Investigating causes of coral and fish declines and promoting actions to minimize pollutants.
Underground freshwater streams flowing beneath Puakō and entering the ocean through springs and seeps once nourished an abundant fishery and vibrant coral reefs. But residents started noticing a decline in these resources in recent decades and, in 2007, the Puakō Community Association asked TNC to investigate.
After reviewing historic research reports and conducting coral reef and fish abundance surveys to assess current conditions at Puakō, our scientists confirmed that half the coral has died and fish populations have suffered similar declines in the last 40 years.
USING SCIENCE AS OUR GUIDE
Many residents and fishermen believed roi, a non-native grouper, was partly to blame for the decline of native Hawaiian fish populations. So, with the help of fishers and divers and in partnership with the University of Hawaiʻi and the State's Division of Aquatic Resources, we conducted a 5-year study to assess the feasibility, cost, and impact of roi removal. The study confirmed that, although it is feasible and affordable, the absence of roi had no significant impact on native fish.
With the assistance of community volunteers who monitored fishing activity for a year, we also examined the impacts of harvesting at Puakō. The analysis revealed that up to 1/3 of the catch was under the legal size limits, which are designed to ensure fish grow large enough to reproduce before they are harvested, and that fewer than 1 in 5 fishers were from the Puakō community.
Untreated wastewater leaching from outdated systems called cesspools was also suspected as a factor in the decline of Puakō’s reefs and fish. So in 2011, we teamed up with scientists from Cornell University, the University of Hawai’i at Hilo Marine Science Department, and the Hawai‘i Institute of Marine Biology to investigate. Using dye to trace untreated wastewater from cesspools, scientists confirmed that subterranean groundwater flows carry untreated wastewater through permeable rock to beaches, tide pools, and the reef in as little as three hours. We also found that bacteria levels associated with sewage exceeded Hawai‘i Department of Health standards in some areas, including popular beaches. Read a summary of what our investigations found.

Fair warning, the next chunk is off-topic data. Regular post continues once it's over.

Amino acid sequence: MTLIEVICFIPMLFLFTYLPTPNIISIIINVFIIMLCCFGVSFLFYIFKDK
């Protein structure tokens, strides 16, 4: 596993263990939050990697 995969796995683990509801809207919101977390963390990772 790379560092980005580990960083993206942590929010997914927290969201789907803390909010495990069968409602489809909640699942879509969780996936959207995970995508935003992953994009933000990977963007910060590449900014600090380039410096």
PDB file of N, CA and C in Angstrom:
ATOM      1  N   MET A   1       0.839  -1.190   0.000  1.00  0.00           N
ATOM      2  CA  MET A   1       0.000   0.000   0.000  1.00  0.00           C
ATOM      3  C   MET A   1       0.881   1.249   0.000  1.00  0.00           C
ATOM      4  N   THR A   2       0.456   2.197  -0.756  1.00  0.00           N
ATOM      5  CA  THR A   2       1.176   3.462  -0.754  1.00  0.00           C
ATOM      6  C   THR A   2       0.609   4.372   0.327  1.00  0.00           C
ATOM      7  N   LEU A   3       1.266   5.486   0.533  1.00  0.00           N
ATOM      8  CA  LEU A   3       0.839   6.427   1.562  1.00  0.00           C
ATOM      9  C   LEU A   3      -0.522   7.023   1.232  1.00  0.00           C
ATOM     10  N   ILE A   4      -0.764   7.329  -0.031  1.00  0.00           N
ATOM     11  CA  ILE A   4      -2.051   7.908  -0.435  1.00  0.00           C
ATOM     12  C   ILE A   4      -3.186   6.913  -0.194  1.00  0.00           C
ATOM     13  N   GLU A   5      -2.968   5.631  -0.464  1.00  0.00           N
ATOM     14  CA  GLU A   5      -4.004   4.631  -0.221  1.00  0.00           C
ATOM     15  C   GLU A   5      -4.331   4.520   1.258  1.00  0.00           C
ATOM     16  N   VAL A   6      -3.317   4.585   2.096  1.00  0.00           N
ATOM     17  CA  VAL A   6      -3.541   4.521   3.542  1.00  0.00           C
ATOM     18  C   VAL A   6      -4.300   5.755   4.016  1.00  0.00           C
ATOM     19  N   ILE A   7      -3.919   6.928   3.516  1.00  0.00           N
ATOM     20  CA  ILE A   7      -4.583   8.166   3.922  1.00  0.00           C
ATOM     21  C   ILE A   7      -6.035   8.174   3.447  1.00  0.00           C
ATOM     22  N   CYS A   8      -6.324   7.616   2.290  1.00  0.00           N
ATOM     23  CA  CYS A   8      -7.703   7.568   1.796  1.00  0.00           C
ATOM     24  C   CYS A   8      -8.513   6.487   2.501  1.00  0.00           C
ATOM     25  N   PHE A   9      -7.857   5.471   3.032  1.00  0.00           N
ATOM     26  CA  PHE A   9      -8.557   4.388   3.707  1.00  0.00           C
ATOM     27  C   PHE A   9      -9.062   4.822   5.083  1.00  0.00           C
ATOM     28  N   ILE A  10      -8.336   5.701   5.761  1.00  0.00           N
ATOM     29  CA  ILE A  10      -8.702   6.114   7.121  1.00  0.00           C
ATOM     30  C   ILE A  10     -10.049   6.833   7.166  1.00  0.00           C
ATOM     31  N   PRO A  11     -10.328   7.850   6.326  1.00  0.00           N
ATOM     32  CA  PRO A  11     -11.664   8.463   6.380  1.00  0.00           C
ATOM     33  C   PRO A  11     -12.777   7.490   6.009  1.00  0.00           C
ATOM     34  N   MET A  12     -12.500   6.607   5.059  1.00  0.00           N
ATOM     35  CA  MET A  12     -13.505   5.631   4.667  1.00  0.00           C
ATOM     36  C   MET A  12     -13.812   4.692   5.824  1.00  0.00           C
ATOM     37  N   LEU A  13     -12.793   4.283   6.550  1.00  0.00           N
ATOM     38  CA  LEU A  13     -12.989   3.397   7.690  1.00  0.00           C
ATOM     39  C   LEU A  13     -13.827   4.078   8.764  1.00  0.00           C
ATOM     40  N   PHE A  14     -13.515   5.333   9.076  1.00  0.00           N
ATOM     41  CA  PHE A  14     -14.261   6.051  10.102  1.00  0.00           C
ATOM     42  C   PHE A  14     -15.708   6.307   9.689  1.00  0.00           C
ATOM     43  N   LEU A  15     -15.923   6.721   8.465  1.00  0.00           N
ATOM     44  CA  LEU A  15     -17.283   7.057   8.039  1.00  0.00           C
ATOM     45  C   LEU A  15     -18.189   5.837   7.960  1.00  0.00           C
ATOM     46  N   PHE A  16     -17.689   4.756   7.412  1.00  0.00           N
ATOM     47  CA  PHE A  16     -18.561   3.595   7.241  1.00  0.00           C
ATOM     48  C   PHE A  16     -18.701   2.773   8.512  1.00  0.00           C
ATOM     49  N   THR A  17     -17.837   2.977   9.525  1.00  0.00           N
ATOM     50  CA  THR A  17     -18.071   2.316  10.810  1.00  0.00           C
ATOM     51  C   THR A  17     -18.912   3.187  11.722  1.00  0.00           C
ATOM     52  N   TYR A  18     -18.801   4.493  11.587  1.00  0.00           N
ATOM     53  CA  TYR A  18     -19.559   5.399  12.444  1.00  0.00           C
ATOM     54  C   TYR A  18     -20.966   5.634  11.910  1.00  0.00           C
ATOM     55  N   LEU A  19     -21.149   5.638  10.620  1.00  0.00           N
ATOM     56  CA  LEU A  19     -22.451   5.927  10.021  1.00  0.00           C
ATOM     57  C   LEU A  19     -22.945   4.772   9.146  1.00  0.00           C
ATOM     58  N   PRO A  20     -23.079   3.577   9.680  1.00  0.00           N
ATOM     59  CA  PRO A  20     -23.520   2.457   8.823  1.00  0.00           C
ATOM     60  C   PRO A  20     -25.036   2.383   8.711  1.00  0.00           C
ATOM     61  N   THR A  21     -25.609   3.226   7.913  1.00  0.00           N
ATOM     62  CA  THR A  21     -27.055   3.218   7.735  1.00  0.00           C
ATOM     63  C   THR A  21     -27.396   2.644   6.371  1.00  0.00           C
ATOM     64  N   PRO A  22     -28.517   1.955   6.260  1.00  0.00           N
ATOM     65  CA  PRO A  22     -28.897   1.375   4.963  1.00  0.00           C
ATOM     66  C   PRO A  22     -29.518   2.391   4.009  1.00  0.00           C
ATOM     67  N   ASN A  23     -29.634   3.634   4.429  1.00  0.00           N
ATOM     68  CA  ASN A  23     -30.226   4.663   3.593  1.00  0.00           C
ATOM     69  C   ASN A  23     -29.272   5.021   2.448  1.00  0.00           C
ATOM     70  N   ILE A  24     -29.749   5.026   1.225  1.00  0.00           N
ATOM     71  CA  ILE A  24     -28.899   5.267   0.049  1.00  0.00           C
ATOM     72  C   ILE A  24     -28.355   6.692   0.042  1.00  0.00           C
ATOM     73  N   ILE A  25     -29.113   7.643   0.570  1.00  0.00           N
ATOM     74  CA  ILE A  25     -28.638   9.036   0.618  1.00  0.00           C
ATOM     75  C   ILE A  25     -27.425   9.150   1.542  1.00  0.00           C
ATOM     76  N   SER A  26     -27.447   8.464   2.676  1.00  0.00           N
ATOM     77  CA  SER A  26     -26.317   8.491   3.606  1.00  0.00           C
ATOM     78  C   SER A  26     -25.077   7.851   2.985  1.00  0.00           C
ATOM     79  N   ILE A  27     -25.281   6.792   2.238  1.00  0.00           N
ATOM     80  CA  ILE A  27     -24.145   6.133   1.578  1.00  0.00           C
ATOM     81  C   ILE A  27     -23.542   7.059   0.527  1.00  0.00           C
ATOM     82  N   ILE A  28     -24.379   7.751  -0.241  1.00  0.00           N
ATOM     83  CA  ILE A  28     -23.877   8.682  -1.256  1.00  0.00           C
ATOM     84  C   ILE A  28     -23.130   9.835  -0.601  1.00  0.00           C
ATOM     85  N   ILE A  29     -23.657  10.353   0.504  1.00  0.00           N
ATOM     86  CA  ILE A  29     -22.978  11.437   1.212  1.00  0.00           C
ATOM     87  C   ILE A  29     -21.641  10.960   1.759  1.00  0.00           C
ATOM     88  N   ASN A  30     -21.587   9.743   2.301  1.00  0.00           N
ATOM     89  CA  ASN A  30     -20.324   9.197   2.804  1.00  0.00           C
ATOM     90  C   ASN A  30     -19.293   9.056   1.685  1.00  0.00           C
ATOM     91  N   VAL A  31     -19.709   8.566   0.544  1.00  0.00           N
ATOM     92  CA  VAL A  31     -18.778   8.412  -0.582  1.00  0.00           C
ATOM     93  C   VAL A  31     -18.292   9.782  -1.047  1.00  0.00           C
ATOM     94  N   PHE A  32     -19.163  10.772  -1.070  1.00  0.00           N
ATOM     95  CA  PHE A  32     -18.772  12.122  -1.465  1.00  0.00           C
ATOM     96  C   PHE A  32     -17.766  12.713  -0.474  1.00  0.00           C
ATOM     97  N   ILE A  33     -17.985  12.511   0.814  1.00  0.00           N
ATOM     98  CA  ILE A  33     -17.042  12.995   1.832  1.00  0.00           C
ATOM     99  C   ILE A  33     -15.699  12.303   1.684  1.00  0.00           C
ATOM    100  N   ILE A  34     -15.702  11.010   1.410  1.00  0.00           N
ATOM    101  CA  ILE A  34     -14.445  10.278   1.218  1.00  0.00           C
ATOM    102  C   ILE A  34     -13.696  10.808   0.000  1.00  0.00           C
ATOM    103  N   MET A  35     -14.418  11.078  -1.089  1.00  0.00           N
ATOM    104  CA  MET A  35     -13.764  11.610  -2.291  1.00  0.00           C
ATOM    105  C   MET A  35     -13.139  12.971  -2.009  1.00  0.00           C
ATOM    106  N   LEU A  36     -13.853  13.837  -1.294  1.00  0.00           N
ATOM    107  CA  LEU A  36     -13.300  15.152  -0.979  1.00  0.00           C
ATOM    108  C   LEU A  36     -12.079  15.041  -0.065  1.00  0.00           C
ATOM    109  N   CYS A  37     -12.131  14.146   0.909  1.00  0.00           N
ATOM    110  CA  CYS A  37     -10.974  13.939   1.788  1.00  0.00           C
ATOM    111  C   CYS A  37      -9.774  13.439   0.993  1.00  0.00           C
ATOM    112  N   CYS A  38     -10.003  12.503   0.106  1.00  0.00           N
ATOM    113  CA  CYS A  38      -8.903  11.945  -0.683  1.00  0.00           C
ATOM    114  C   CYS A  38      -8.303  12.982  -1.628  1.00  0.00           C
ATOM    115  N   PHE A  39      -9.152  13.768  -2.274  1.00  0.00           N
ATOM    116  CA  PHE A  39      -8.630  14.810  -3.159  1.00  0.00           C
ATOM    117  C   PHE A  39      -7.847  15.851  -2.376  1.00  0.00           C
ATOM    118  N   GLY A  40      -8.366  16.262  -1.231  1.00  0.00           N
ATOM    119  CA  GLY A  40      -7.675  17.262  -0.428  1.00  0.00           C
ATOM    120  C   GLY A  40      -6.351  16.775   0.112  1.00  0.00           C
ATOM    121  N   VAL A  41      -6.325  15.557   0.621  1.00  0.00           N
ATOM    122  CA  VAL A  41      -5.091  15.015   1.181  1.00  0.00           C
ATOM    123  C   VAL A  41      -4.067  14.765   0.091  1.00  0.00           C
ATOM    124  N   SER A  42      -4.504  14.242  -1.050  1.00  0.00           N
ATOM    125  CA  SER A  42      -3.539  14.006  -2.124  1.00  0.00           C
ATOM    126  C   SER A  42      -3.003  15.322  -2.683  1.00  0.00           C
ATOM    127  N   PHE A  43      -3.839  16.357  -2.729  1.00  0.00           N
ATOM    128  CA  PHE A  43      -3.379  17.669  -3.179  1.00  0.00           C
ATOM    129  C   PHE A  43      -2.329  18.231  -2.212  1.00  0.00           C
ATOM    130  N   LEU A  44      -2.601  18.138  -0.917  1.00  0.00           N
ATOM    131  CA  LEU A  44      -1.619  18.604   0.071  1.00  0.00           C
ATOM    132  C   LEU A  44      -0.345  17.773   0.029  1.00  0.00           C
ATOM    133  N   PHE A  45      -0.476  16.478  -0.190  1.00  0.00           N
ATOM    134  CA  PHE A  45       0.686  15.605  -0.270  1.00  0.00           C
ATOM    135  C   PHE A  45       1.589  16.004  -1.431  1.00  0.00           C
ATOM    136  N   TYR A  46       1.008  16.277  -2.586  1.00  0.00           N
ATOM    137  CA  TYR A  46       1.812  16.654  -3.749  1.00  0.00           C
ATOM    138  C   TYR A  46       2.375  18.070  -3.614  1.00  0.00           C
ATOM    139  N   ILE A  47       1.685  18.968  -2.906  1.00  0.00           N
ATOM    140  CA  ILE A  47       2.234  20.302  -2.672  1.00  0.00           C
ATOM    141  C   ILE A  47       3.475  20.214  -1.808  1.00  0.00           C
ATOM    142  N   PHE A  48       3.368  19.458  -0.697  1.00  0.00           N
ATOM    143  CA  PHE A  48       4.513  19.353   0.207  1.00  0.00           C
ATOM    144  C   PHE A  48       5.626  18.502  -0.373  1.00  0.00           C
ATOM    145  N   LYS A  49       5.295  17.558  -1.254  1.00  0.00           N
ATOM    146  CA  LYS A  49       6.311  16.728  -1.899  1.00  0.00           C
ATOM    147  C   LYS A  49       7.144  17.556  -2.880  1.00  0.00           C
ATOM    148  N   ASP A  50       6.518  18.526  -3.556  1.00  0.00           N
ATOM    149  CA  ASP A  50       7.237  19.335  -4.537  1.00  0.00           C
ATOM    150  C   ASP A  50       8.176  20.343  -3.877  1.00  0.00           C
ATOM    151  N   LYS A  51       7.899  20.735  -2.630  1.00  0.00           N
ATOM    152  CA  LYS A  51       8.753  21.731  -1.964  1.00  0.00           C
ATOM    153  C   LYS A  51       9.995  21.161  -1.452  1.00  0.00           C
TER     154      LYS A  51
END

IMPACTS ON HUMAN HEALTH AND MARINE LIFE
Exposure to domestic wastewater can cause skin, urinary, blood, and abdominal infections like gastroenteritis, Hepatitis A, conjunctivitis, leptospirosis, salmonellosis, and cholera. Children and the elderly are particularly susceptible to these infections. Domestic wastewater also increases disease risk in reef animals and promotes the growth of invasive algae that smothers corals and reduces oxygen levels necessary for other animals to survive.
Results of the wastewater studies prompted residents to begin a process to upgrade their wastewater systems. Continuing research—aided by trained volunteers who conduct monthly water quality monitoring—is improving our understanding of untreated wastewater’s impacts on reefs and fish. It also helps the community as they assess alternative wastewater treatment options to eliminate these pollutants and the risks they pose to coral reefs, to fish, and to people.
Read a survey summary to learn more about what’s in the water and how it effects marine life and human health.
Learn more about our science, restoration, and how we help strengthen conservation management and leadership so Hawaiʻi's reefs can support healthy fisheries and prosperous communities long into the future.
Insuring Nature to Ensure a Resilient Future
A new partnership in Hawai'i has implemented the United States' first-ever insurance policy on a coral reef.
Restoring Hawaiʻi’s Reefs
See how we’re working to restore health and abundance to Hawaiʻi’s coral reefs and fisheries.
Kīholo is part of a coastal area once coveted by Hawaiian chiefs for its fisheries, fishponds and anchialine pools.